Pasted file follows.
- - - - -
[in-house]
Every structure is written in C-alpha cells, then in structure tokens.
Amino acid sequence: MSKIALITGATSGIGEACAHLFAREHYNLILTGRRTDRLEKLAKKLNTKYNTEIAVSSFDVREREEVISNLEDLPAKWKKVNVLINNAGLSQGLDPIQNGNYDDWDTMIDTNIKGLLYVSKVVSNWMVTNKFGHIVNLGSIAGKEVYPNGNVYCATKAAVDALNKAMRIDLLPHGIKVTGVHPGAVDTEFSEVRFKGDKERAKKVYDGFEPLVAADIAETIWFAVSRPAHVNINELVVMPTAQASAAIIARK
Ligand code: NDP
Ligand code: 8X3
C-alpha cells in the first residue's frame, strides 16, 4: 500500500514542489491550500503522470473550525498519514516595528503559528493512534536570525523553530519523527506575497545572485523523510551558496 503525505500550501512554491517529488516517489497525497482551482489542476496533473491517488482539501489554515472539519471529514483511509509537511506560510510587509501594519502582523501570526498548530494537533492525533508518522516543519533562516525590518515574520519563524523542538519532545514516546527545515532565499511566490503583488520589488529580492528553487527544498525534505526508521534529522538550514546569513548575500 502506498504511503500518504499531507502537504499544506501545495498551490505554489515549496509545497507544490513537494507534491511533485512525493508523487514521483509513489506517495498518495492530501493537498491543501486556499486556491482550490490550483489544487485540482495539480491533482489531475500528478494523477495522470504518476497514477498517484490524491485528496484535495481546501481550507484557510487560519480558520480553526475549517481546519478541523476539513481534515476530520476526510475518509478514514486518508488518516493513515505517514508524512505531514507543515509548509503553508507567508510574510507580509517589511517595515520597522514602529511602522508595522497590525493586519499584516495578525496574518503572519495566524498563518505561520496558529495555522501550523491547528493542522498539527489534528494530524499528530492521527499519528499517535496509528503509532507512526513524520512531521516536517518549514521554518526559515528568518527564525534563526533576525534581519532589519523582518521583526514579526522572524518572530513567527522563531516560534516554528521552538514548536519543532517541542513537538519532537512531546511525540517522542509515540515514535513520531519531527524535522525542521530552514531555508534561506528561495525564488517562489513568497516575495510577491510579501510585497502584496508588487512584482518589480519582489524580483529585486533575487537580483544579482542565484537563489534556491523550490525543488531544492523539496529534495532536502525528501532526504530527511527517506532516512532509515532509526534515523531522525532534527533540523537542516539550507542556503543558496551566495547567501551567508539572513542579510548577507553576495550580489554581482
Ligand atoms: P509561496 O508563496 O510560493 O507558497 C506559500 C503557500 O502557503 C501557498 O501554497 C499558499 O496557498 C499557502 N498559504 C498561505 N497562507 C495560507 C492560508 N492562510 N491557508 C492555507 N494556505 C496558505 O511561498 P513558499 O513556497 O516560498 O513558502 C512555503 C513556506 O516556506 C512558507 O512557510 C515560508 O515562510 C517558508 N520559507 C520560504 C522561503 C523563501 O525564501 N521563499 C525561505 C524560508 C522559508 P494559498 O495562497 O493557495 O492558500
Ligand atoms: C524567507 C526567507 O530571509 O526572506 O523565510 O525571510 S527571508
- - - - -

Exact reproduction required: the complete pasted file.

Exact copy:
[in-house]
Every structure is written in C-alpha cells, then in structure tokens.
Amino acid sequence: MSKIALITGATSGIGEACAHLFAREHYNLILTGRRTDRLEKLAKKLNTKYNTEIAVSSFDVREREEVISNLEDLPAKWKKVNVLINNAGLSQGLDPIQNGNYDDWDTMIDTNIKGLLYVSKVVSNWMVTNKFGHIVNLGSIAGKEVYPNGNVYCATKAAVDALNKAMRIDLLPHGIKVTGVHPGAVDTEFSEVRFKGDKERAKKVYDGFEPLVAADIAETIWFAVSRPAHVNINELVVMPTAQASAAIIARK
Ligand code: NDP
Ligand code: 8X3
C-alpha cells in the first residue's frame, strides 16, 4: 500500500514542489491550500503522470473550525498519514516595528503559528493512534536570525523553530519523527506575497545572485523523510551558496 503525505500550501512554491517529488516517489497525497482551482489542476496533473491517488482539501489554515472539519471529514483511509509537511506560510510587509501594519502582523501570526498548530494537533492525533508518522516543519533562516525590518515574520519563524523542538519532545514516546527545515532565499511566490503583488520589488529580492528553487527544498525534505526508521534529522538550514546569513548575500 502506498504511503500518504499531507502537504499544506501545495498551490505554489515549496509545497507544490513537494507534491511533485512525493508523487514521483509513489506517495498518495492530501493537498491543501486556499486556491482550490490550483489544487485540482495539480491533482489531475500528478494523477495522470504518476497514477498517484490524491485528496484535495481546501481550507484557510487560519480558520480553526475549517481546519478541523476539513481534515476530520476526510475518509478514514486518508488518516493513515505517514508524512505531514507543515509548509503553508507567508510574510507580509517589511517595515520597522514602529511602522508595522497590525493586519499584516495578525496574518503572519495566524498563518505561520496558529495555522501550523491547528493542522498539527489534528494530524499528530492521527499519528499517535496509528503509532507512526513524520512531521516536517518549514521554518526559515528568518527564525534563526533576525534581519532589519523582518521583526514579526522572524518572530513567527522563531516560534516554528521552538514548536519543532517541542513537538519532537512531546511525540517522542509515540515514535513520531519531527524535522525542521530552514531555508534561506528561495525564488517562489513568497516575495510577491510579501510585497502584496508588487512584482518589480519582489524580483529585486533575487537580483544579482542565484537563489534556491523550490525543488531544492523539496529534495532536502525528501532526504530527511527517506532516512532509515532509526534515523531522525532534527533540523537542516539550507542556503543558496551566495547567501551567508539572513542579510548577507553576495550580489554581482
Ligand atoms: P509561496 O508563496 O510560493 O507558497 C506559500 C503557500 O502557503 C501557498 O501554497 C499558499 O496557498 C499557502 N498559504 C498561505 N497562507 C495560507 C492560508 N492562510 N491557508 C492555507 N494556505 C496558505 O511561498 P513558499 O513556497 O516560498 O513558502 C512555503 C513556506 O516556506 C512558507 O512557510 C515560508 O515562510 C517558508 N520559507 C520560504 C522561503 C523563501 O525564501 N521563499 C525561505 C524560508 C522559508 P494559498 O495562497 O493557495 O492558500
Ligand atoms: C524567507 C526567507 O530571509 O526572506 O523565510 O525571510 S527571508